Strain gauge plethysmography for the detection of deep venous thrombosis.
ABSTRACT Deep venous thrombosis is a widely recognized medical problem which results in significant morbidity and mortality. Venography is the current 'gold standard' diagnostic test for deep venous thrombosis; however it is costly, invasive and is unnecessarily performed in 50% of cases. This paper describes a self-contained, non-invasive system for automatic venous occlusion plethysmographic measurement and analysis. An examination of 274 symptomatic limbs was conducted using strain gauge plethysmography and a subsequent venographic examination was then performed. The plethysmographic results were then compared with venography so as to develop a means of discrimination for thrombotic and non-thrombotic limbs. Strain gauge plethysmography using the Belfast DVT Screener yielded a sensitivity of 100% and a sensitivity of 66.3% for proximal segment DVT. The efficacy of the discriminatory algorithm was then tested for the diagnosis of DVT in a further 101 symptomatic patients. A sensitivity of 94.7% and a specificity of 81.7% were observed for strain gauge plethysmography for proximal segment thrombosis in this patient group. The Belfast DVT Screener is highly sensitive for deep venous thrombosis and may be used to reduce the need for venography, which is of benefit to both the patient and clinician.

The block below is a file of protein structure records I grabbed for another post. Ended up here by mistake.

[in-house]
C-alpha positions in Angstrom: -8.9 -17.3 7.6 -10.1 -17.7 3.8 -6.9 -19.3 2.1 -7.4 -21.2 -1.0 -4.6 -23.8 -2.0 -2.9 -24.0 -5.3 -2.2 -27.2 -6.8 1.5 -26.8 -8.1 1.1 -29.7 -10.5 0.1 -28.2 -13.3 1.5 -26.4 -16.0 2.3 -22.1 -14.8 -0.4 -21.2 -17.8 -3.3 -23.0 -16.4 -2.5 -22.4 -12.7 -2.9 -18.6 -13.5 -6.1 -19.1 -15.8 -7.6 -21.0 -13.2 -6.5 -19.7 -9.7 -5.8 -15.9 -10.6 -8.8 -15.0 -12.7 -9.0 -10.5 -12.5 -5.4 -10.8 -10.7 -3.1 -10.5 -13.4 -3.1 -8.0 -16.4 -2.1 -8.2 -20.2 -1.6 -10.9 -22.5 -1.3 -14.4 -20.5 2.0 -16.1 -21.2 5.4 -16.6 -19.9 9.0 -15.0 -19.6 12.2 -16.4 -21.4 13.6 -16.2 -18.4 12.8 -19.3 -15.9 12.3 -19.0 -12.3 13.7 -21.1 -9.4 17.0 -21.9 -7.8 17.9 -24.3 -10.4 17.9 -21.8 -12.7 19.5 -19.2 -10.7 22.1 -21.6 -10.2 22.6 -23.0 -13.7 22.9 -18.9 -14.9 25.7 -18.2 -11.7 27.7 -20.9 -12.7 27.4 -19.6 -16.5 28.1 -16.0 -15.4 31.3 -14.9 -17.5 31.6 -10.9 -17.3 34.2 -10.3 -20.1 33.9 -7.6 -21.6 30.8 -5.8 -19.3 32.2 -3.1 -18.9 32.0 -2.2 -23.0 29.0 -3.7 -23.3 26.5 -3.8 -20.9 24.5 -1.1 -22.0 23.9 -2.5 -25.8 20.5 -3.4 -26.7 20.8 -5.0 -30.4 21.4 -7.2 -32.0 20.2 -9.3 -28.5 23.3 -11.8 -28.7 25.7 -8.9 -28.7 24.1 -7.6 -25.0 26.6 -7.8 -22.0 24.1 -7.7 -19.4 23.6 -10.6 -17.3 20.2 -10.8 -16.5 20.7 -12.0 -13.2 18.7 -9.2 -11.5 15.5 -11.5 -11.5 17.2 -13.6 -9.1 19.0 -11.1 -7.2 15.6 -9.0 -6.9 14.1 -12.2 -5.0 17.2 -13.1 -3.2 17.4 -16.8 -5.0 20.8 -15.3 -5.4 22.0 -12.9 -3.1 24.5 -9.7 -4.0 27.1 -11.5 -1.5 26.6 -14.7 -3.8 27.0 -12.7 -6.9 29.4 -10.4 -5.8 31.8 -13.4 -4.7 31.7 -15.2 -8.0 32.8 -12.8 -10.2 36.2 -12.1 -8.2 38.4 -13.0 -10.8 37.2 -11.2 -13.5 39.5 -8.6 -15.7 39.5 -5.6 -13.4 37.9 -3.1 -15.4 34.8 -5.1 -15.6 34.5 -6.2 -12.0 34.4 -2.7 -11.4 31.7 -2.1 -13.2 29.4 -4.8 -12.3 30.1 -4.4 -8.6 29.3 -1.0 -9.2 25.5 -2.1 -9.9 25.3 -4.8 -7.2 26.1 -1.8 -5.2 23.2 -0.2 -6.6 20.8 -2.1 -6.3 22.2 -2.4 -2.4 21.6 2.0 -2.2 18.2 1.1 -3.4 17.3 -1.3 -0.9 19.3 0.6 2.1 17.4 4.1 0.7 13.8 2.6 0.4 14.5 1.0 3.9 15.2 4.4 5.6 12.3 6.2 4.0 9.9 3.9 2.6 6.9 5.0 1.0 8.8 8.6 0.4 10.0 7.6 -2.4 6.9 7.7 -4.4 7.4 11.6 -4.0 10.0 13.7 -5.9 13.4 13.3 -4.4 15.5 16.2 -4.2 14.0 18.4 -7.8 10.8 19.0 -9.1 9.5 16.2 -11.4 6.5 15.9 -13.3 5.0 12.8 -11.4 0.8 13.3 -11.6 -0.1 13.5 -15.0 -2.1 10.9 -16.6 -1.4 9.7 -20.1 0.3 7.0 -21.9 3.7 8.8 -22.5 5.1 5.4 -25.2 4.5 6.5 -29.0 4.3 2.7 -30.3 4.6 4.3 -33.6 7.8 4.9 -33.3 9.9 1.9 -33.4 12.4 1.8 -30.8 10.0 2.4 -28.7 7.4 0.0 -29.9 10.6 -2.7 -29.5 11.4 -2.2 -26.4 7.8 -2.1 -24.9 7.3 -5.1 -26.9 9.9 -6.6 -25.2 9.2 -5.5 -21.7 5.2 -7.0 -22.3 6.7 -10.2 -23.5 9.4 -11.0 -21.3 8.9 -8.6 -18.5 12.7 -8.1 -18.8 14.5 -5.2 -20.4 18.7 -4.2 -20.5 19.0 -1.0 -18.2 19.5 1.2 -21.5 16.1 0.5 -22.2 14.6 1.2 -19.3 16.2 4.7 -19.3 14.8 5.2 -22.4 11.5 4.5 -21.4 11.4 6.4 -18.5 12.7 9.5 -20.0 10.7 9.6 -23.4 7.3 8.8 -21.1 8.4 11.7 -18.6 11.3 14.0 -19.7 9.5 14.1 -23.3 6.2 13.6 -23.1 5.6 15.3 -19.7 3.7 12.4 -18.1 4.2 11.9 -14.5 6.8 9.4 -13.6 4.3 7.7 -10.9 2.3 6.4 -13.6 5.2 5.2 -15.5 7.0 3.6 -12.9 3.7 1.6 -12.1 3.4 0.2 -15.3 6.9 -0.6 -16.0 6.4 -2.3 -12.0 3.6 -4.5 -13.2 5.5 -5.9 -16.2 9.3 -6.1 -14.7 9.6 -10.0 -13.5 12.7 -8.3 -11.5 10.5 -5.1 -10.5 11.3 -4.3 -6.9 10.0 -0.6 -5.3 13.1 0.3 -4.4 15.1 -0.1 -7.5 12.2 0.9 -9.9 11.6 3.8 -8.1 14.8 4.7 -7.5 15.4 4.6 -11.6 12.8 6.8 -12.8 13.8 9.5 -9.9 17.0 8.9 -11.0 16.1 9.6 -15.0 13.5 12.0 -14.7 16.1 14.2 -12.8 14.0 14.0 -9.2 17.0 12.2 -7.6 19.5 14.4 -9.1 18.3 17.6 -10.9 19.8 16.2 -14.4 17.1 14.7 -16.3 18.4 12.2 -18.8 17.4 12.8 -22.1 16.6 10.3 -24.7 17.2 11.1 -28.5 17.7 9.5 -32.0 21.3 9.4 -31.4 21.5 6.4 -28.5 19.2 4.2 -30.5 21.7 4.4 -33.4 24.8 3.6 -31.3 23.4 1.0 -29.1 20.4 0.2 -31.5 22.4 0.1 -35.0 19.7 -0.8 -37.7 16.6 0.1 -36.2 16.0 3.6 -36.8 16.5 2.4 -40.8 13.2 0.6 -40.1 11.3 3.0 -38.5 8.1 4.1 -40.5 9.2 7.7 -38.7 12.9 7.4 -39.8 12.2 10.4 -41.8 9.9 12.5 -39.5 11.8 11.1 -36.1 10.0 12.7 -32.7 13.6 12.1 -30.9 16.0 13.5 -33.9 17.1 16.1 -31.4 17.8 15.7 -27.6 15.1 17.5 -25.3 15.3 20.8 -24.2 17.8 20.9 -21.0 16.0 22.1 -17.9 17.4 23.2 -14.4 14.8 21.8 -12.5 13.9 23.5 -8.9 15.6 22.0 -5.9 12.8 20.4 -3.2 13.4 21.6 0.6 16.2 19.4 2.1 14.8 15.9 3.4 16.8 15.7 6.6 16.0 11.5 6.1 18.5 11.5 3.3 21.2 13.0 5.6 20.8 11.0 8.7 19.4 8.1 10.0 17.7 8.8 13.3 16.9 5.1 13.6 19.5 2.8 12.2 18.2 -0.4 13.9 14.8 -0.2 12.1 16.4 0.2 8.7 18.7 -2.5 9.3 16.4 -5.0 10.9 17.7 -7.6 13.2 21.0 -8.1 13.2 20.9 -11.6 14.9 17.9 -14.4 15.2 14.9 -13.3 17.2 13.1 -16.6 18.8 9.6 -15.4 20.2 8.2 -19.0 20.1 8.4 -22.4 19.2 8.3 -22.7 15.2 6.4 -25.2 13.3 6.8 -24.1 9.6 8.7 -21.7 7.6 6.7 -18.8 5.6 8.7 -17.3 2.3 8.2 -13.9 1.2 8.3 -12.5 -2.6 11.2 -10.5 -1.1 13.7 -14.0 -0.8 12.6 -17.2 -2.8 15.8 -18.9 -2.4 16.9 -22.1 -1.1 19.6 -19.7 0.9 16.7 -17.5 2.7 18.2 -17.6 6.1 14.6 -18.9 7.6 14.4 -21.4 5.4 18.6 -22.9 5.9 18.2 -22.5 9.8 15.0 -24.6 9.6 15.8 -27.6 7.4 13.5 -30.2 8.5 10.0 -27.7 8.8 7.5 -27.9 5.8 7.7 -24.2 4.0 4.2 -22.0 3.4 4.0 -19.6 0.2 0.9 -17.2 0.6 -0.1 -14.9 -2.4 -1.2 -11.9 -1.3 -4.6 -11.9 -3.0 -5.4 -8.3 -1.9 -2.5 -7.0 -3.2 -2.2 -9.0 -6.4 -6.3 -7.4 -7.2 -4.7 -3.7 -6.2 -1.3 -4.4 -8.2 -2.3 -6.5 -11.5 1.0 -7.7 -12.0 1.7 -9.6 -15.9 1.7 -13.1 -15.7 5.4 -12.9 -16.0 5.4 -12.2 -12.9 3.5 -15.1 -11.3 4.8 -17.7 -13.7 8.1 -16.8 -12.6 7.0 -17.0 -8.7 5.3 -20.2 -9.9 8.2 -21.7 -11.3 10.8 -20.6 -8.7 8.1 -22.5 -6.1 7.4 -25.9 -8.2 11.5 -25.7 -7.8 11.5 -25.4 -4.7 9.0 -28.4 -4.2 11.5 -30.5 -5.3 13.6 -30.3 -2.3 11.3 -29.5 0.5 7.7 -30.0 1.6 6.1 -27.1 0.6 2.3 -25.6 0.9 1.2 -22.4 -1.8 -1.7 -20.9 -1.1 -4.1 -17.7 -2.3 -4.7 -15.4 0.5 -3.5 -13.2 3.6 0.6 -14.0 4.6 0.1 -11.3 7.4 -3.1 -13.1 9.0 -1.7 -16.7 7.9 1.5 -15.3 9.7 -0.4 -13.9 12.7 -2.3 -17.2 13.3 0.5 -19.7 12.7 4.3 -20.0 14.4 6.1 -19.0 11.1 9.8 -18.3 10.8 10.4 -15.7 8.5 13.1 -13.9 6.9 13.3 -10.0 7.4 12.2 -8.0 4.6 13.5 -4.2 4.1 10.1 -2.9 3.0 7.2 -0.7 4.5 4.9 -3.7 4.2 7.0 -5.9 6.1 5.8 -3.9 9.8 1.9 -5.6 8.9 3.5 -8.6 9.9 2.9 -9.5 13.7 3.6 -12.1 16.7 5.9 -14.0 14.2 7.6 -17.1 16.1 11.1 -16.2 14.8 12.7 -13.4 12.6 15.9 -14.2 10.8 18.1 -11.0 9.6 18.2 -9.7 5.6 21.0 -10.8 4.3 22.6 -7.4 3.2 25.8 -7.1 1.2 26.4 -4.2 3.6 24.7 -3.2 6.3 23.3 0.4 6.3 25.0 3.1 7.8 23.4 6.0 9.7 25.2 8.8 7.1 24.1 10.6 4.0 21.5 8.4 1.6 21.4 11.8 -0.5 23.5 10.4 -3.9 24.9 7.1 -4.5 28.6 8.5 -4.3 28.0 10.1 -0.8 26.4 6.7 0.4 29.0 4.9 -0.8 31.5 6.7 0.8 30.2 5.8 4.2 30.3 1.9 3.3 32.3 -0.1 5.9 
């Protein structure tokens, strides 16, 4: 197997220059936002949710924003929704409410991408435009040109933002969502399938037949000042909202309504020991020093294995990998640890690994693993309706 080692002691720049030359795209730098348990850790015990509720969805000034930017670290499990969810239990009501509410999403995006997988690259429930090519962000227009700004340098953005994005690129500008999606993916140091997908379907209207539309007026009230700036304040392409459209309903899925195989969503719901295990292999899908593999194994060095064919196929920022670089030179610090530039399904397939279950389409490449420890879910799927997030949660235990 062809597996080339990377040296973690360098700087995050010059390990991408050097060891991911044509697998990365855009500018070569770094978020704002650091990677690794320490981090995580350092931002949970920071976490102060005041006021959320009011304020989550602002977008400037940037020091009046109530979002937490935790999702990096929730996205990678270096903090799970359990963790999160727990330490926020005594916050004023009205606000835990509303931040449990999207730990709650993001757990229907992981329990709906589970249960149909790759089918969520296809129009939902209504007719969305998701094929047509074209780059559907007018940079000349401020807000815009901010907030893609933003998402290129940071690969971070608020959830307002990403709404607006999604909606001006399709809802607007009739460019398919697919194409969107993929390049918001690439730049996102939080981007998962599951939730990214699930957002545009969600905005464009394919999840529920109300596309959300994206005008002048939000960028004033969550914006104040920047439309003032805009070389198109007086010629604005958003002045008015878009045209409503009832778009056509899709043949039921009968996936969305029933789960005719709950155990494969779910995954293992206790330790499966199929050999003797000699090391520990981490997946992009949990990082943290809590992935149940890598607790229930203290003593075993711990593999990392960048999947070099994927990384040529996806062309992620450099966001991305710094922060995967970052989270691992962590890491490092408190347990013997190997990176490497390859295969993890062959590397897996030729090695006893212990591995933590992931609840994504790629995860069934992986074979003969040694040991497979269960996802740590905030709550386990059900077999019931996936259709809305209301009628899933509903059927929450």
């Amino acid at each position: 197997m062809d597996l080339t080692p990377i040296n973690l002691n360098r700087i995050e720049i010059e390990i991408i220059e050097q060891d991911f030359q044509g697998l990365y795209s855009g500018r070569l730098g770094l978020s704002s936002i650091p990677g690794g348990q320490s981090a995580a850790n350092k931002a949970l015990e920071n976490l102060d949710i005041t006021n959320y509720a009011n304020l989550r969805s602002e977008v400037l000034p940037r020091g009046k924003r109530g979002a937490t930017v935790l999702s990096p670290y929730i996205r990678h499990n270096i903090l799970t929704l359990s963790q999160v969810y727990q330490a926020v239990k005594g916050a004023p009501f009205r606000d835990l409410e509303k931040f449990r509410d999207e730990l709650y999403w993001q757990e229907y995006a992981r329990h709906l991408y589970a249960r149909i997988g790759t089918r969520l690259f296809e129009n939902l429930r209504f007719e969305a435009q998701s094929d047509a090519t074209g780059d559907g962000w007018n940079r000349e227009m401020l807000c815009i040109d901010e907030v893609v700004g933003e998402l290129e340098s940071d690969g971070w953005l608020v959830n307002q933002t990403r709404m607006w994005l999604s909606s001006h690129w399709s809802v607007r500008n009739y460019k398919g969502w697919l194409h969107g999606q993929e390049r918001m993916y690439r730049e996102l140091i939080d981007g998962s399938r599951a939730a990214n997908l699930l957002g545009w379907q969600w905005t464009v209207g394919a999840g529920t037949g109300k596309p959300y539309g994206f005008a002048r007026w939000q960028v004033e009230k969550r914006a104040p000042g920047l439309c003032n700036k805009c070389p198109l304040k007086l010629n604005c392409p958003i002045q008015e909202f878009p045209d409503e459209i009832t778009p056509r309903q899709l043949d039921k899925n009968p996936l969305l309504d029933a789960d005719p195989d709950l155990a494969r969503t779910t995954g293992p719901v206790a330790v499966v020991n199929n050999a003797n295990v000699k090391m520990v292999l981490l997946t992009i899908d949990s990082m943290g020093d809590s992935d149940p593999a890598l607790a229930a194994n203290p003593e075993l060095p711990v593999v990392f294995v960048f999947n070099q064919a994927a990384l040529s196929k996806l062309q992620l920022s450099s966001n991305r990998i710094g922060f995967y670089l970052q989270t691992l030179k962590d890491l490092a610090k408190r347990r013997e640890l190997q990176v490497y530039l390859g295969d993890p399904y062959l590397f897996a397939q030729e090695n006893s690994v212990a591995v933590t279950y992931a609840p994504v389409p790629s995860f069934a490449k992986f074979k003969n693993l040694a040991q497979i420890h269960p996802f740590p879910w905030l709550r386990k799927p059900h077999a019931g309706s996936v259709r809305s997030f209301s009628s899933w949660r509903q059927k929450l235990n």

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ABSTRACT: Because clinical signs and symptoms are unreliable the diagnosis of deep vein thrombosis (DVT) should be objectified. Advantages and disadvantages of contrast venography, plethysmography, ultrasound techniques, fibrinogen leg scanning, computer-assisted tomography, magnetic resonance imaging and blood tests are discussed. In patients with a first event of suspected DVT non-invasive methods like serial plethysmography or ultrasound testing are sensitive and specific enough to make a treatment decision. It is safe to withhold anticoagulants if the test remains normal within 1 week. In patients with suspected recurrent DVT new non-invasive techniques are being tested, but up to now the definitive objective diagnostic test continues to be contrast venography. In first period as well as in recurrent DVT D-Dimer testing could be an additional test to exclude active thromboembolism.The Netherlands Journal of Medicine 04/1996; 48(3):109-21. · 2.21 Impact Factor